This I Believe

Dharmashanti - Phoenix, Arizona
Entered on March 22, 2007
Age Group: 30 - 50
Themes: change
  • Podcasts

    Sign up for our free, weekly podcast of featured essays. You can download recent episodes individually, or subscribe to automatically receive each podcast. Learn more.

  • FAQ

    Frequently asked questions about the This I Believe project, educational opportunities and more...

  • Top Essays USB Drive

    This USB drive contains 100 of the top This I Believe audio broadcasts of the last ten years, plus some favorites from Edward R. Murrow's radio series of the 1950s. It's perfect for personal or classroom use! Click here to learn more.

I believe in willingness rather than willpower as the key to a blissful life.

I have always had a strong will. As a child, I gave my parents fits because I had my own way of doing things and wouldn’t let anyone deter me once I set my mind to something. In my early 20s, I hiked hundreds of miles solo on the Appalachian Trail, staring down blisters, dehydration, sweltering temperatures and the general aches of hauling 40 pounds of gear over one heart-pounding mountain after another.

But my fierce willpower was no match for my addictions. By my late 20’s, I was enslaved to alcohol, anonymous sex, and suicide-inducing relationships. I tried countless times to stop or at least curb my self-destruction. I would swear never to drink or use or sleep with a stranger again. But before I realized what I was doing, I was back in the euphoric hell that is addiction. I wouldn’t even see it coming. My willpower sat in the back of my mind, collecting dust, useless against this adversary.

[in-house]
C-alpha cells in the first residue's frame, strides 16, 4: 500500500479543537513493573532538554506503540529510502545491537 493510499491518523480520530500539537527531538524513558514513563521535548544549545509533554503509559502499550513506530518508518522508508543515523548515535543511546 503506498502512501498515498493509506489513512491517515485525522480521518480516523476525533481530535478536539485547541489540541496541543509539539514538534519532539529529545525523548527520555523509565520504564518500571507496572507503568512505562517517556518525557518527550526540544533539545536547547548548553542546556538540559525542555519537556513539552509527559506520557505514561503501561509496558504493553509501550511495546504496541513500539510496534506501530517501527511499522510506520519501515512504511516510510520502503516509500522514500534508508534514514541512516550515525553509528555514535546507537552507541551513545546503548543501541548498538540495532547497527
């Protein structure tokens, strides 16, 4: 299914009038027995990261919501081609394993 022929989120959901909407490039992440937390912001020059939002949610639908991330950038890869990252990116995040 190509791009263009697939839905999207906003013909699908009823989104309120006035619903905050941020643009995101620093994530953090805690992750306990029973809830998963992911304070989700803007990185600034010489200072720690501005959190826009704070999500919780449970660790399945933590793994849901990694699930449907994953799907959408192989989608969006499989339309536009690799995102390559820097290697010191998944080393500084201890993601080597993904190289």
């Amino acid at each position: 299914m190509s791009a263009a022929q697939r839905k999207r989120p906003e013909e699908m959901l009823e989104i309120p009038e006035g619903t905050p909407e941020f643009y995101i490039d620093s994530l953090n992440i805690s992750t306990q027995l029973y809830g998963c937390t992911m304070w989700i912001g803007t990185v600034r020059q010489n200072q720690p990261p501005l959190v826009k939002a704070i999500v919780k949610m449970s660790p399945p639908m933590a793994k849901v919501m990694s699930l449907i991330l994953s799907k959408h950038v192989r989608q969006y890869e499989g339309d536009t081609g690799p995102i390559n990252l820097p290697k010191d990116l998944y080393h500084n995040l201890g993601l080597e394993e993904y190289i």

Then early one July morning, I found myself in the emergency room at Phoenix Baptist Hospital having my stomach pumped and being forced to drink what I can only describe as a charcoal milkshake. The night before I had intentionally ingested three dozen aspirin and had chased it down with a half bottle of Irish whiskey. I had given up trying to fight this disease. I just wanted it to be over.

But during the eight hours that I lay on that emergency room bed, a change occurred. I became willing to see things differently. I became willing to admit I had a problem. I still had no idea what the problem was, but I was at least willing to acknowledge that my life was out of control, and that my stubborn way of “fixing” things was worthless.

I became willing to do whatever it took to find a solution to this mysterious problem. I became willing to go to as many AA and Al-Anon meetings as it took to stop using. It was willingness and not willpower that opened the door to my recovery.

Willingness showed me a power greater than myself and greater than my addictions. It opened up the truth of my dysfunctional history and attitudes. Willingness led me to make amends to those I had harmed. And in 1999, I even became willing to donate a kidney to a stranger, making me one of the first persons in the country to do so.

It has been almost 11 years since that morning at Phoenix Baptist Hospital. And every morning, I renew my willingness to see things differently and to let go of everything that isn’t love. Willpower is just a distant memory. Today it is willingness that sustains me and allows me to live a blissful life.